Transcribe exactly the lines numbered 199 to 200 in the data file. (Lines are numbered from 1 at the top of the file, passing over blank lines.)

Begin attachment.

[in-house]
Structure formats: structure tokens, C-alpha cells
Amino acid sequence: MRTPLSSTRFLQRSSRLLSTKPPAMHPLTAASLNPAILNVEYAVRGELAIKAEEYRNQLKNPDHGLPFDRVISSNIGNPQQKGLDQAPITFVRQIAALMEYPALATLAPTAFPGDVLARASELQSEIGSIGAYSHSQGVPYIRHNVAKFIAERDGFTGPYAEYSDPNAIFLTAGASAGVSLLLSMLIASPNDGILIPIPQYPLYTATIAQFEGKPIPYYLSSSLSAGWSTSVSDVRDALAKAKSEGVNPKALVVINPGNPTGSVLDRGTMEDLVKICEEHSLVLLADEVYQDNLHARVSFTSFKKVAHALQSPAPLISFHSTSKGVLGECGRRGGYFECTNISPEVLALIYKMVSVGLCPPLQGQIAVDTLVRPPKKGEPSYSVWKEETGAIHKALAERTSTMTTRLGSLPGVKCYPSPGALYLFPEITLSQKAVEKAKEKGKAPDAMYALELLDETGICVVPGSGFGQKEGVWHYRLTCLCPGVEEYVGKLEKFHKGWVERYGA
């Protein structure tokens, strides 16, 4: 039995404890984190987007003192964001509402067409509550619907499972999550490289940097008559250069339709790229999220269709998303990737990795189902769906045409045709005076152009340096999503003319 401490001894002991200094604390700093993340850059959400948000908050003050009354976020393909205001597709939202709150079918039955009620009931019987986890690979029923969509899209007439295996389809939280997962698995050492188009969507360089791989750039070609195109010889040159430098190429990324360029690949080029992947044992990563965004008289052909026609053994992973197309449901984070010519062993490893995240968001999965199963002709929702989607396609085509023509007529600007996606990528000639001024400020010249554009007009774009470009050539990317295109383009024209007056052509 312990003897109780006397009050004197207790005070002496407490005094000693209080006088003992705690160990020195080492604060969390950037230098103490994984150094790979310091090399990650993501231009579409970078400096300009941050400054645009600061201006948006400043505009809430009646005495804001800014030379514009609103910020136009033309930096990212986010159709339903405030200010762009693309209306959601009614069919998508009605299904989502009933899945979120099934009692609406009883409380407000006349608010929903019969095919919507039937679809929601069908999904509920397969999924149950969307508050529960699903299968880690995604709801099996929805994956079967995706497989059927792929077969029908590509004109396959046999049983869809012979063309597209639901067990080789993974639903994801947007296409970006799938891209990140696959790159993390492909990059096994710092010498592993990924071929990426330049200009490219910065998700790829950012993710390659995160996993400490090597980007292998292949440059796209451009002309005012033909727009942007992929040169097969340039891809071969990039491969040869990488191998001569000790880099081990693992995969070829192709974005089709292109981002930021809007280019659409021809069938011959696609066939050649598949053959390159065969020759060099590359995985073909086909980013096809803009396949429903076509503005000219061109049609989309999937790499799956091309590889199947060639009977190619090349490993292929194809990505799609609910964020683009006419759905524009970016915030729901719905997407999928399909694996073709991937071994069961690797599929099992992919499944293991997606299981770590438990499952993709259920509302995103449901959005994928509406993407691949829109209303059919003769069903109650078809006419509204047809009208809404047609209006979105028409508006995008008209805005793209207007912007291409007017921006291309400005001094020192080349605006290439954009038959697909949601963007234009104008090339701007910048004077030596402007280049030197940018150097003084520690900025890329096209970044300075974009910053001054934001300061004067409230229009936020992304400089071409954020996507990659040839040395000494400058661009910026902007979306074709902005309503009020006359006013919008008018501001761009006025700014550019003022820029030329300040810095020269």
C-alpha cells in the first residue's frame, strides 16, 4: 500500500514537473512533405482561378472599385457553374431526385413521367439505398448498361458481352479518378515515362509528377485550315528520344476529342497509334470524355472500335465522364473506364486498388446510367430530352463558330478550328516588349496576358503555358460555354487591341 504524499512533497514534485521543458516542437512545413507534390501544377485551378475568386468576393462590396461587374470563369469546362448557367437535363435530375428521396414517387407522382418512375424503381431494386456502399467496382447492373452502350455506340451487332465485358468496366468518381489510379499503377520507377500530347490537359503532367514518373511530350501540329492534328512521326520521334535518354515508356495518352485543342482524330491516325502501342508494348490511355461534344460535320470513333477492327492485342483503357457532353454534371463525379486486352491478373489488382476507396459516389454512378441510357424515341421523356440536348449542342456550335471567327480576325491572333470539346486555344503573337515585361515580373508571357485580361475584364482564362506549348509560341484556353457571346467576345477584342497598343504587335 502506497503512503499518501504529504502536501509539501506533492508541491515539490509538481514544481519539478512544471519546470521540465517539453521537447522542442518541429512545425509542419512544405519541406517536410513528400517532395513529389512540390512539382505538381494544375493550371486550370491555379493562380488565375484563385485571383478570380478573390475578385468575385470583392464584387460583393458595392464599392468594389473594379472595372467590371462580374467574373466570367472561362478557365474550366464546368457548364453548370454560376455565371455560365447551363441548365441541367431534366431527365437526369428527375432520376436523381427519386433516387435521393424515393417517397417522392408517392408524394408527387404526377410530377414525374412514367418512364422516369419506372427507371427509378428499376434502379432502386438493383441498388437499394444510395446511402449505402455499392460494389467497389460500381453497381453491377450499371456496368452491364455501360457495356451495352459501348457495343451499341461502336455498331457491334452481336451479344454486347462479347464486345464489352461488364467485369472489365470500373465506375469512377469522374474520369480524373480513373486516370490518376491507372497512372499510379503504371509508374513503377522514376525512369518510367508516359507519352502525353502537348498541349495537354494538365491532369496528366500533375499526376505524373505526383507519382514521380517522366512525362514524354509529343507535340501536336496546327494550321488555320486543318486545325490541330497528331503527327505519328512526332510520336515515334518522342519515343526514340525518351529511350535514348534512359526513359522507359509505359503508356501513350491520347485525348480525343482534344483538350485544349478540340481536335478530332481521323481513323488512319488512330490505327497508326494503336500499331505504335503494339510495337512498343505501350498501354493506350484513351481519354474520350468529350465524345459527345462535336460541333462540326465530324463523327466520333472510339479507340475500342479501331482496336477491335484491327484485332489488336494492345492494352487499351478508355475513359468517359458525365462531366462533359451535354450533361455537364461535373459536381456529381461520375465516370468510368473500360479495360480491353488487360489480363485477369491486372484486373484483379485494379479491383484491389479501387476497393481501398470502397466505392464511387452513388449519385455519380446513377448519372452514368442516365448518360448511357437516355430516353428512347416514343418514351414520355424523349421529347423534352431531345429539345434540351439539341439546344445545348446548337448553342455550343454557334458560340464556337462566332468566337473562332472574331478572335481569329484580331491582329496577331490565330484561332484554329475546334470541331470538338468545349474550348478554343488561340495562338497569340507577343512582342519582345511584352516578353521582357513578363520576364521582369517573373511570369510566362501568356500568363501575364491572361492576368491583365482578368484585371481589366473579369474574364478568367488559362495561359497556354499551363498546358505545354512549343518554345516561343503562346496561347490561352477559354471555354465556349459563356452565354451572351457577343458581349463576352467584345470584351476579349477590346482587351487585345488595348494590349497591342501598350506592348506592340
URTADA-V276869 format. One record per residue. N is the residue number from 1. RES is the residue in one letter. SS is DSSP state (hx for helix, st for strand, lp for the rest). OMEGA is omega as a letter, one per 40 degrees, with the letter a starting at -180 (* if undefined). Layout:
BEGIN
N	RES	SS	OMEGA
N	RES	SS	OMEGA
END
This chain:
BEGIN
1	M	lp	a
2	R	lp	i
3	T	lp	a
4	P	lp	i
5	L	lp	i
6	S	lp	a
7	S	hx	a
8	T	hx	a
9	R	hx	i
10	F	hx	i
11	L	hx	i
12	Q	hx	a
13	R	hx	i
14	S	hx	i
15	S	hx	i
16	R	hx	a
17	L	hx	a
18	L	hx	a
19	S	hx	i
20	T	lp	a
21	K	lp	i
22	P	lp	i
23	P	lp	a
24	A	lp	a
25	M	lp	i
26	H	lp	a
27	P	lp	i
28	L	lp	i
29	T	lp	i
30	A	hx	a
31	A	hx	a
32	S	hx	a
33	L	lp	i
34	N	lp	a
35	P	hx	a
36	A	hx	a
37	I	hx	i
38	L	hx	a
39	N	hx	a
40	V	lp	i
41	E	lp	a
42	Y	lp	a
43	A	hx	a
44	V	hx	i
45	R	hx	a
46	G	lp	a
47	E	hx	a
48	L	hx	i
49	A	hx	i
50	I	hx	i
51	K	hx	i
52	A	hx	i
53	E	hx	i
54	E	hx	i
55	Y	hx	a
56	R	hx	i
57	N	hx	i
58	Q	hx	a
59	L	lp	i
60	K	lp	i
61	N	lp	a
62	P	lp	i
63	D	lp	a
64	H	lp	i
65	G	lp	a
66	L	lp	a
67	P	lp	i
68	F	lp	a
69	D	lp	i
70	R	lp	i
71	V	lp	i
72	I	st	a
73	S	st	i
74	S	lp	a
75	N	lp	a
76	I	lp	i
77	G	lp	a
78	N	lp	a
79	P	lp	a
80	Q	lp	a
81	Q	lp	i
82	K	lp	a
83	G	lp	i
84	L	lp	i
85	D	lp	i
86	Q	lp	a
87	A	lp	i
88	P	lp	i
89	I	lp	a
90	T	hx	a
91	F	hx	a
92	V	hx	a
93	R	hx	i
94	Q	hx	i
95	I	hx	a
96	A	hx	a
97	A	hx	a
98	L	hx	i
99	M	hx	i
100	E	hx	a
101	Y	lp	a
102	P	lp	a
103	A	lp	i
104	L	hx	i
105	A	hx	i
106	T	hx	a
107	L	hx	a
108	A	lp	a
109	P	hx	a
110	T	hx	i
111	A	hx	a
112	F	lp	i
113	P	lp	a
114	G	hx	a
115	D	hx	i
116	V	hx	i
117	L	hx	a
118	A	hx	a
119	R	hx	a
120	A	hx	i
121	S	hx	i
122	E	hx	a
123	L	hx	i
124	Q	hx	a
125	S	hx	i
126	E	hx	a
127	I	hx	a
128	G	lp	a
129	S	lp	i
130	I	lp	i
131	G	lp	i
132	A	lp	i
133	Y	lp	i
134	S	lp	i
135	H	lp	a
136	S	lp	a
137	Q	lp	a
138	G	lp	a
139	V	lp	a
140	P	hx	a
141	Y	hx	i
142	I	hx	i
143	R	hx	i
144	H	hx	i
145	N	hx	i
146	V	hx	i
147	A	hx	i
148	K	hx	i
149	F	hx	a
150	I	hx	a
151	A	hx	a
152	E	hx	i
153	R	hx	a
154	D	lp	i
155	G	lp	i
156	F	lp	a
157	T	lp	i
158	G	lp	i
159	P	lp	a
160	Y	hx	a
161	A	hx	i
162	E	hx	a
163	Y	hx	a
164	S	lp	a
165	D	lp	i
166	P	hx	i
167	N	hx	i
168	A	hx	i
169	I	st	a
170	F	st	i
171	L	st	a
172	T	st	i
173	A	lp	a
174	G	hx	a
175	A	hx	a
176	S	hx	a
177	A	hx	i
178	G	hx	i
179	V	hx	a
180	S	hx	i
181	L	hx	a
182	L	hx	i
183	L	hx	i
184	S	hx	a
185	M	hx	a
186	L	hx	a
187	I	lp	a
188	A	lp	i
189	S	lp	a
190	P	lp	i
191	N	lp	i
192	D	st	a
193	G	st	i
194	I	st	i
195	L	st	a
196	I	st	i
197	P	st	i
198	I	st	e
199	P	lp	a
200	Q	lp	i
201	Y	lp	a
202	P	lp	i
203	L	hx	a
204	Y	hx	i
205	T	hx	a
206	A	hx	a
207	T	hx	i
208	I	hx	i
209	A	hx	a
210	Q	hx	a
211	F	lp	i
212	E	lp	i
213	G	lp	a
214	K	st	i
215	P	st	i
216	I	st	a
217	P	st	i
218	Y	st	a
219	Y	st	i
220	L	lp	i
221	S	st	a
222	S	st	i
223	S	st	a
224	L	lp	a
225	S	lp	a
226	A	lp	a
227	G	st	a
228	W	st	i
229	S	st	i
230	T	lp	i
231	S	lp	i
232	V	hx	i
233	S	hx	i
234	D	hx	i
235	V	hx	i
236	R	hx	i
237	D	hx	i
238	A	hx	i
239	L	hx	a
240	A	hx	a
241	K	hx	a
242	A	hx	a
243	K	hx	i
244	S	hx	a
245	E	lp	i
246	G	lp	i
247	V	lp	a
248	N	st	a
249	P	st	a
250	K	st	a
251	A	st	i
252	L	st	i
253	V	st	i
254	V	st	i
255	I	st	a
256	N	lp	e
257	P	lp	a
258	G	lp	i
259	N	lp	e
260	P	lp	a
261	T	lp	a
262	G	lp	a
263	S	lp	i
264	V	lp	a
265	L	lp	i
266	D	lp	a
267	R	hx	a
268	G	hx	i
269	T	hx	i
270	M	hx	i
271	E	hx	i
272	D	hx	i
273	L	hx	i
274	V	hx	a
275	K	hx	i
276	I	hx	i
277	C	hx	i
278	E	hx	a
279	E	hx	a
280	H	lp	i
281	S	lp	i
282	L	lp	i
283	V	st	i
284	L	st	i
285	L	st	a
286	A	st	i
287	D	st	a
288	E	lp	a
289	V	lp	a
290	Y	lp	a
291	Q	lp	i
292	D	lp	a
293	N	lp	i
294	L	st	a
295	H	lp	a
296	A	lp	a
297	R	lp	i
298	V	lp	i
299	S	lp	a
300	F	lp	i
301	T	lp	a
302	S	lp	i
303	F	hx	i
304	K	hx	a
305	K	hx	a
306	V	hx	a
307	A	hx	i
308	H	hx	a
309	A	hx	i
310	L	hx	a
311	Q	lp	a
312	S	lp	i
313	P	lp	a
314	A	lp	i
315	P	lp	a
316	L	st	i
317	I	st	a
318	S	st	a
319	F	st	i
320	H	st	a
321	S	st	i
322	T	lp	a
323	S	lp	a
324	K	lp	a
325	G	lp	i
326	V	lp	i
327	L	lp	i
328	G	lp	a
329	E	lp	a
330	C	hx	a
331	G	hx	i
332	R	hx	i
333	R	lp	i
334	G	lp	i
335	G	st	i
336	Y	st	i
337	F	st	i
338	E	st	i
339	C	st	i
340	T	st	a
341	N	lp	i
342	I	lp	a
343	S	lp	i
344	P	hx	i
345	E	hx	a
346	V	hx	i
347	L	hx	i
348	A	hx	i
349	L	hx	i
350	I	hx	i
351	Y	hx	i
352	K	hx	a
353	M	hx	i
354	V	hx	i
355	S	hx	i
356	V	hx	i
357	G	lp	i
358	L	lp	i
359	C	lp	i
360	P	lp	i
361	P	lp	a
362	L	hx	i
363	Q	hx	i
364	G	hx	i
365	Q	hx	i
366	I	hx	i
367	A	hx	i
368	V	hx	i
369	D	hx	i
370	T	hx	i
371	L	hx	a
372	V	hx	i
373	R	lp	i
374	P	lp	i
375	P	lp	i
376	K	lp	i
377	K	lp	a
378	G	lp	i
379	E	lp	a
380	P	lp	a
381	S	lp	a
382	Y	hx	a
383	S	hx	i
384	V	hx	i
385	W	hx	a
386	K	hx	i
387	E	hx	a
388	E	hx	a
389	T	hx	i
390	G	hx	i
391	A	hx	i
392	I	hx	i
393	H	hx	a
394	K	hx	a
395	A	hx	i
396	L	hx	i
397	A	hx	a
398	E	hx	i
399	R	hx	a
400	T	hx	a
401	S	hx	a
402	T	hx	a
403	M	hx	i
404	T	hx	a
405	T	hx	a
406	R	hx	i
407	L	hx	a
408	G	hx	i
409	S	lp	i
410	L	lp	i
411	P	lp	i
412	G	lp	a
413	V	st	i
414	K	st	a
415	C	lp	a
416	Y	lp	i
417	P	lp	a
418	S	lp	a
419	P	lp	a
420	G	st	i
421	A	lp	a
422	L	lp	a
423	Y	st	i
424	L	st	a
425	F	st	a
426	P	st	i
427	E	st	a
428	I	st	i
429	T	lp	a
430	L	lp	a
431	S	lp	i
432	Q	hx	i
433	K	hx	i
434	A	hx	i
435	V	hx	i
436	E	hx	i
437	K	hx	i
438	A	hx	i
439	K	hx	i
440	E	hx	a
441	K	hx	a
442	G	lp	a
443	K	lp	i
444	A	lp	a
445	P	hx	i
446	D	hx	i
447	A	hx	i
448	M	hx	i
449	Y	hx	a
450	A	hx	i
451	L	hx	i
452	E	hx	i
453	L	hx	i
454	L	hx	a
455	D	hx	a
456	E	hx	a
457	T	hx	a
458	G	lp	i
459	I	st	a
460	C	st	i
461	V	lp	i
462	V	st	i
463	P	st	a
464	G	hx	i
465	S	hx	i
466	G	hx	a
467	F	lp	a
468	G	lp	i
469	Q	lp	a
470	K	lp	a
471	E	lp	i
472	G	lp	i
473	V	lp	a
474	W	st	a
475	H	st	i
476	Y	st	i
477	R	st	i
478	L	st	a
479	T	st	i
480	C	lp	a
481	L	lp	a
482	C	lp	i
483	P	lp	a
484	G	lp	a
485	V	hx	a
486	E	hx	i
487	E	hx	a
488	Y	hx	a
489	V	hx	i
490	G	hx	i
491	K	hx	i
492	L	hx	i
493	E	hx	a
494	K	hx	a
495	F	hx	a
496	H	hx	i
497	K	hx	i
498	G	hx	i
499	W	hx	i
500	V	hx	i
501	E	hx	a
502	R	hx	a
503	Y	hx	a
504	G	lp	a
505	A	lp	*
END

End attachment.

187	I	lp	a
188	A	lp	i